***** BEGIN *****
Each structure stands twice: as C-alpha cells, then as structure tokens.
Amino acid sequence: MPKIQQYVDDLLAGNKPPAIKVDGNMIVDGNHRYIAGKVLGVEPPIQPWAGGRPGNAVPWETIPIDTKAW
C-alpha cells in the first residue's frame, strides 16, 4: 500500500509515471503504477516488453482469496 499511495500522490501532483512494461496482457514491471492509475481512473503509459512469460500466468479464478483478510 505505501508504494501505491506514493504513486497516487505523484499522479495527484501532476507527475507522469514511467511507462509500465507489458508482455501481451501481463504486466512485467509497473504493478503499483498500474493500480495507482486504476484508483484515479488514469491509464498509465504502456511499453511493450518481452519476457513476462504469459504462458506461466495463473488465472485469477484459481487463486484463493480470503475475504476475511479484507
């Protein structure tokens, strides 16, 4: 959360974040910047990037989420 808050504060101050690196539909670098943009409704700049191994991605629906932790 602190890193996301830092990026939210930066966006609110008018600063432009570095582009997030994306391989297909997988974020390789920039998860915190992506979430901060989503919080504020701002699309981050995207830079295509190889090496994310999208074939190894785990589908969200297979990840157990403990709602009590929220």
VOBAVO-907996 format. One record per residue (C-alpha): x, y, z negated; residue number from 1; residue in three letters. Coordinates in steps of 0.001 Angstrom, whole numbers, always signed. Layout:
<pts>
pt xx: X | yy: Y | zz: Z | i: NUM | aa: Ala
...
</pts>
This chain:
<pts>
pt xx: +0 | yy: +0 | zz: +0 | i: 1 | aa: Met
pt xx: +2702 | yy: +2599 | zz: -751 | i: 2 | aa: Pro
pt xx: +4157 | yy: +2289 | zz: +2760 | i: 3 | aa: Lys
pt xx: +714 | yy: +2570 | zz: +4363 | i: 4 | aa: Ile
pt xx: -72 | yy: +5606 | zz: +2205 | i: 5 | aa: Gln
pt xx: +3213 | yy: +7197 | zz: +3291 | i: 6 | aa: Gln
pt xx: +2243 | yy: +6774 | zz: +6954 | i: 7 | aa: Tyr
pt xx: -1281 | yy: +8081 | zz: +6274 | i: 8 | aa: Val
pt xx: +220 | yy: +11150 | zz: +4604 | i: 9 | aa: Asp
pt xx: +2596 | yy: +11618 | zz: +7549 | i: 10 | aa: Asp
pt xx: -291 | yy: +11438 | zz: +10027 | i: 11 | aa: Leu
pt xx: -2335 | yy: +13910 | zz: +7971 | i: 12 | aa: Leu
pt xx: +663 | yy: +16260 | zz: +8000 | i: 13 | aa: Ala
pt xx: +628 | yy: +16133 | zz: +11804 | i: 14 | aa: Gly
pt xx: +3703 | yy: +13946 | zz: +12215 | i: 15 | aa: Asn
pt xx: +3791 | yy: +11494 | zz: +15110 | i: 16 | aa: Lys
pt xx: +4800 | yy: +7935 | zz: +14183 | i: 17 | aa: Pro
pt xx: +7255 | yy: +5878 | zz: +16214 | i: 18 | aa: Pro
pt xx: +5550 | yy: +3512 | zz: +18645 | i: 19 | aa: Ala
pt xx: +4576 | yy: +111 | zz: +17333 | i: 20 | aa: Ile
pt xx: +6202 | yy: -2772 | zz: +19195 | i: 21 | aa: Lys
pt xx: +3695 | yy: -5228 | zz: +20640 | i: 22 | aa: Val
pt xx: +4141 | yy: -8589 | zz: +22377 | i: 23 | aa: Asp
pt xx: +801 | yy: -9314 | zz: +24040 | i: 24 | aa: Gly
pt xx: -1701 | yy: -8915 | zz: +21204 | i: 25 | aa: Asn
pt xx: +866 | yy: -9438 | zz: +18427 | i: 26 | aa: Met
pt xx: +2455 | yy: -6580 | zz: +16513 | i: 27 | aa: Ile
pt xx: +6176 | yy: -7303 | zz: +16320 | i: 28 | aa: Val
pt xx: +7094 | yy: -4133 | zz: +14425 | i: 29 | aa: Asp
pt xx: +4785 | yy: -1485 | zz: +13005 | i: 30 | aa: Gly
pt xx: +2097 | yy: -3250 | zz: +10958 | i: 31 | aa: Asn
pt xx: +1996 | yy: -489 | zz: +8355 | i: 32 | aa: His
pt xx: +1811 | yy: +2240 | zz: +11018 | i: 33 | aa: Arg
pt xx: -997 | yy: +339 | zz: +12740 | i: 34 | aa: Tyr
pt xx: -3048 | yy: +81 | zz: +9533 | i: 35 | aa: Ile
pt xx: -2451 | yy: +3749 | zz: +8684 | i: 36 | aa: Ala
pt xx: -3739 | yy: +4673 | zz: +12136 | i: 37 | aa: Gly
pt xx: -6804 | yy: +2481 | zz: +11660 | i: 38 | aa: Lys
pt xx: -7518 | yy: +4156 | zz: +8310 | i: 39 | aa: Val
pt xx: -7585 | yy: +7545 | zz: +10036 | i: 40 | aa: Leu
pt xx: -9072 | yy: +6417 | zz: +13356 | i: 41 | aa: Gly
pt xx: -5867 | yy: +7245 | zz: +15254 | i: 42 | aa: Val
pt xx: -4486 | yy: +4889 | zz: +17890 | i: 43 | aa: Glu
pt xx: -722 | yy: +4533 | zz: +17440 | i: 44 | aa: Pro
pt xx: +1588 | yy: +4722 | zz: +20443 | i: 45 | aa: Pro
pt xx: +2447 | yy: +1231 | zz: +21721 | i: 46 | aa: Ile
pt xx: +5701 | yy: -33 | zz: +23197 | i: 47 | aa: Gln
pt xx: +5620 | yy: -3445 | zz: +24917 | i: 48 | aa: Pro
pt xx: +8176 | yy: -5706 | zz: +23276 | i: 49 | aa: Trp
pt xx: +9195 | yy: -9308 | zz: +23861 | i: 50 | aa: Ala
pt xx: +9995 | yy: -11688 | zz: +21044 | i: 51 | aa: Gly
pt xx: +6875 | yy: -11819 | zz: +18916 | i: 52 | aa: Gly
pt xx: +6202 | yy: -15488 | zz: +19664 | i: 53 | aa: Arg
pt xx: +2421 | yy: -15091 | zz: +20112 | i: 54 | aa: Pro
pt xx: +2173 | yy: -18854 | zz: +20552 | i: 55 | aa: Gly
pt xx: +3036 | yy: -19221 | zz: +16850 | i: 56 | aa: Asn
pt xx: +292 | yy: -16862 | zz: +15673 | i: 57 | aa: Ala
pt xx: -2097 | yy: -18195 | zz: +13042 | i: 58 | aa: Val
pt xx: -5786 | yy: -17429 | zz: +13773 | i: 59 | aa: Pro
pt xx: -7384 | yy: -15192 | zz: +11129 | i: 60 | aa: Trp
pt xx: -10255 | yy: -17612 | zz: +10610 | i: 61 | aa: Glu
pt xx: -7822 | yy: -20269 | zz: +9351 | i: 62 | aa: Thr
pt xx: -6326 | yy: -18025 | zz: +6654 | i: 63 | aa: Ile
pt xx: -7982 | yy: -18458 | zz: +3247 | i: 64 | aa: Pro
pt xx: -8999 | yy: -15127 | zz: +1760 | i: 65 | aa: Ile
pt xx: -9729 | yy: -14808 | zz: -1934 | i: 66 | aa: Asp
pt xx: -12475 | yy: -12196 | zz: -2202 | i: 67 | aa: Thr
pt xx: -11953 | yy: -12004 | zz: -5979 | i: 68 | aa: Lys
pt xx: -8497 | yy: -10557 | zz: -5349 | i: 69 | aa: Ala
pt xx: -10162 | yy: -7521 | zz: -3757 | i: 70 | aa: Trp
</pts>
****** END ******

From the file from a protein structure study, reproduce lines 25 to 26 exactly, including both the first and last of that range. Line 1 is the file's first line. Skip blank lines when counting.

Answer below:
pt xx: +628 | yy: +16133 | zz: +11804 | i: 14 | aa: Gly
pt xx: +3703 | yy: +13946 | zz: +12215 | i: 15 | aa: Asn